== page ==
My blog colleagues over at Does This Blog Make Us Look Fat, posted this really great article in response to a recent Vogue article where a mother details the diet she placed her 7 year old daughter on. I read the article yesterday afternoon with a tear in my eye. My mom put me on a diet when I was eight. Thus began my battle with my weight and my mother. I’m 36 now and my mother and I cannot have a discussion about food or my weight without tears and resentment.
Today my mother and I were watching Meet the Browns. One of the main characters, Cora, was dieting in order to fit into a bridesmaid dress. She was getting frustrated and unloaded on another character about how she feels about having to struggle with her weight. My mother asked me if I ever felt the same way. I told my mother, “I don’t walk to talk about this right now.” My mother and I cannot have a conversation about my weight. I always feel attacked and that’s because my mother has been talking to me about my weight my entire life. I remember my mother yelling at me as I ran out the door that my ass was getting big. I was sixteen. I remember my mother telling me that I better hope that I can find a boy who will like me for my personality. I remember my mother telling one of my friends that she hopes that I will lose weight so that I can get a date to the prom. I remember last year, dissolving into tears because my mother felt the need to stage a phone intervention about my weight.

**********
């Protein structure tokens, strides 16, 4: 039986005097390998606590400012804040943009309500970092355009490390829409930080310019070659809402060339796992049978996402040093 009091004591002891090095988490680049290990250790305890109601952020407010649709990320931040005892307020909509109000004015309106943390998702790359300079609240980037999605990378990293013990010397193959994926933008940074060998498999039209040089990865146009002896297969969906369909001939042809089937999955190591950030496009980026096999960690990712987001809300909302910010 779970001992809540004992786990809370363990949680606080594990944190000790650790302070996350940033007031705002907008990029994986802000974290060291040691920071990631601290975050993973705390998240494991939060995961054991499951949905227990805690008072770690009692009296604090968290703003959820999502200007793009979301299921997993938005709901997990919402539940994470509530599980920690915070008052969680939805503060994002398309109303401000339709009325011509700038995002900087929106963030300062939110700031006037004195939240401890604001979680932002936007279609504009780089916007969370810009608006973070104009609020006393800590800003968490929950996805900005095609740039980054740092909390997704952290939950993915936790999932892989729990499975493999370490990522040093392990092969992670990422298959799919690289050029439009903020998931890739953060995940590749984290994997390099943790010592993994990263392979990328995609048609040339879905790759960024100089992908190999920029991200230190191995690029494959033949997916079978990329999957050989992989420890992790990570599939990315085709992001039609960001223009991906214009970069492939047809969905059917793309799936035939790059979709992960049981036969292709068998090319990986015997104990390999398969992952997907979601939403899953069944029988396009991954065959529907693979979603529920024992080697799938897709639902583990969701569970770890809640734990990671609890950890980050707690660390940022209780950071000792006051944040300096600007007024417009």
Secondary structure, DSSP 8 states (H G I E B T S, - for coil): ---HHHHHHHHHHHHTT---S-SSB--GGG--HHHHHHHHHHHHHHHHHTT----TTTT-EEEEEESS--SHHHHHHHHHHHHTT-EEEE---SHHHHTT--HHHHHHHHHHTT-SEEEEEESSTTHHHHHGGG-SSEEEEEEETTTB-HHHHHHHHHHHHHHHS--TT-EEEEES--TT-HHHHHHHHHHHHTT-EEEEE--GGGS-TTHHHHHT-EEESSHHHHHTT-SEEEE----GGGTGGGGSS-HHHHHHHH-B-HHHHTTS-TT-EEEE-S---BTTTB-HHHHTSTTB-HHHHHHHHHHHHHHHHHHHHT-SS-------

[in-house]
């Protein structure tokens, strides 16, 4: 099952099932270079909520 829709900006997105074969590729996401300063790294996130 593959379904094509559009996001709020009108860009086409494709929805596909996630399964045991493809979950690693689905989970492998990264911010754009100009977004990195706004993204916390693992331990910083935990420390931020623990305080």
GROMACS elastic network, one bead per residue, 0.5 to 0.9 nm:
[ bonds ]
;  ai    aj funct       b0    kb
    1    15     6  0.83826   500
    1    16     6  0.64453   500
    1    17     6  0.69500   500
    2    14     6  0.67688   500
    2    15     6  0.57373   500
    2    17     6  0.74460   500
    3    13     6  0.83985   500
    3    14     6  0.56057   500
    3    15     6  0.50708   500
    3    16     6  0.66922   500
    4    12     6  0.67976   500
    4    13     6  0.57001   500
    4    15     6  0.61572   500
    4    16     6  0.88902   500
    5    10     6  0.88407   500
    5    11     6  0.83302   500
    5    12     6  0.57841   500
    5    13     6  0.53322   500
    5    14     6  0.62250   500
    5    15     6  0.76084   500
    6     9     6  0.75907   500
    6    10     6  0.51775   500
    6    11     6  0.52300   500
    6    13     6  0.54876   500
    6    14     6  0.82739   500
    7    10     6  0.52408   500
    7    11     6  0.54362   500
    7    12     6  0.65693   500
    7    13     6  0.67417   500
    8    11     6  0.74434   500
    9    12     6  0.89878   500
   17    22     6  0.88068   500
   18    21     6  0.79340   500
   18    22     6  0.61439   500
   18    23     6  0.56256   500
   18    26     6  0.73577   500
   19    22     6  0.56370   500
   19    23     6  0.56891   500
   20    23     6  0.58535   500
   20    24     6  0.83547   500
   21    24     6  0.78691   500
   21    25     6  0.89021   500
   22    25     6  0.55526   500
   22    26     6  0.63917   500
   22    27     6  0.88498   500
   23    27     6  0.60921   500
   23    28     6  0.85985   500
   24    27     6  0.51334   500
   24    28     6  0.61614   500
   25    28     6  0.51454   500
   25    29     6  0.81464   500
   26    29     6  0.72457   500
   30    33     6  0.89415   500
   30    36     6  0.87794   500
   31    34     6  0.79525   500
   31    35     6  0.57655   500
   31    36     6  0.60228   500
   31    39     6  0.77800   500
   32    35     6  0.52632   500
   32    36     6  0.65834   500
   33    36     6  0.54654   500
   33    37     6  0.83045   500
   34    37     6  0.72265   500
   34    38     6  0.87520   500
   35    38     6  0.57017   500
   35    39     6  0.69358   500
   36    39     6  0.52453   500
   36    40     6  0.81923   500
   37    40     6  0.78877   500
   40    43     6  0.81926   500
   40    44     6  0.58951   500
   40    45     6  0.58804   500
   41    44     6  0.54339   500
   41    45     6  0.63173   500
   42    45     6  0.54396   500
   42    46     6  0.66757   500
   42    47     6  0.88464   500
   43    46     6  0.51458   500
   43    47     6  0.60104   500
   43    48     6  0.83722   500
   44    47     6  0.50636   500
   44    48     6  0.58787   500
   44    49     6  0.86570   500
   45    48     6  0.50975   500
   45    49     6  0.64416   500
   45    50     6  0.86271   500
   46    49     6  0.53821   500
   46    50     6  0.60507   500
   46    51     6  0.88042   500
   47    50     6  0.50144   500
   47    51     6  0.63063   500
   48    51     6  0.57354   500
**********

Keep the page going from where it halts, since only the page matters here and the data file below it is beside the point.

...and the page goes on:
I was diagnosed with diabetes in 2010. That was also a period where I had a major depressive episode. I spent the summer in my apartment eating delivery, watching British period films (i.e. Vanity Fair, Mansfield Park, Pride and Prejudice) and British TV on Netflix. I rarely left my bed. By the time I saw my mother for my niece’s birthday party, a year later, I had gained 73 lbs and was the heaviest that I have ever been. My mother was concerned for my health and after she left that weekend she called me and sister and told me that if I moved in with her for six months that she could help me lose weight. I was furious.
I knew that I had to do something about my weight. But I also had to find a job and a new apartment. I was planning on resuming exercising once I was settled. My mother couldn’t hear that. She kept telling me that my father had a 35 year old cousin with a weight problem and diabetes who just dropped dead one day. I couldn’t take it anymore. I started crying. I’m not a crier.
My point is that what a mother tells her young daughter about her weight and her body and how all that relates to her self worth, will be with that child forever.